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How security flaws work: The buffer overflow (arstechnica.com)
39 points by rbanffy 10 months ago | hide | past | web | favorite | 5 comments

Despite the later references to ROP, this basically captures the mid-1990s state of the art in memory corruption bugs.

"Blame C"

"As an example of C's utter hostility toward safe development..."

Am I misreading or does this author fail to see any distinction between a. programming language and b. functions in a "standard" library, e.g. gets(), authored by particular C programmers?

The most "secure" programs I have ever seen are written in C. The reason they are so "secure" is not because of the language chosen, but because of the competence of the person who wrote them. He writes his own basic functions and uses very few from the "standard" C library. (Not necessarily "reimplement". He may implement basic functions that have no equivalent in the C "standard" libraries.)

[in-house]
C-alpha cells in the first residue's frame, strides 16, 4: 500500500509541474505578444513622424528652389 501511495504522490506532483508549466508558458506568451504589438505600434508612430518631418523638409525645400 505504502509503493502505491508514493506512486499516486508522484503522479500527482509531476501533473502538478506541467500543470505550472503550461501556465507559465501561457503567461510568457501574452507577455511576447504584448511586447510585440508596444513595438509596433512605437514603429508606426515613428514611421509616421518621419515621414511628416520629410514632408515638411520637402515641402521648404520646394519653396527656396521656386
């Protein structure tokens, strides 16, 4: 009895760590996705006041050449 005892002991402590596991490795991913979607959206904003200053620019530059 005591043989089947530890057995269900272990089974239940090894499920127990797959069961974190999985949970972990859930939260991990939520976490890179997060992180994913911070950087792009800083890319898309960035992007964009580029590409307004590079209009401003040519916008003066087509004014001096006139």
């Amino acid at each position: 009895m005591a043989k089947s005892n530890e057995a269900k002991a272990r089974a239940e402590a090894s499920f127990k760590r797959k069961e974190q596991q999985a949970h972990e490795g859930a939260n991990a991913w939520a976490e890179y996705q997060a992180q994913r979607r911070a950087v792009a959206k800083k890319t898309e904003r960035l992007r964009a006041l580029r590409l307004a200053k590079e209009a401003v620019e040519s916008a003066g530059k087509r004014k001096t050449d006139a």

Secure is not in quotes to be "sarcastic". It is because there is always the chance someone will expose a serious flaw in these programs. It is a subjective assessment of security. However it has been roughly 20 years and no one has done so yet.

Is "secure" in quotes because you're being sarcastic? I would expect the venn diagram of people who reimplement standard library functions and people who write really secure C to have pretty much no overlap.

As legend has it, DJB rerolled most of libc for qmail.

I'm not sure where you're getting this from the article? It's just going over the callstack.

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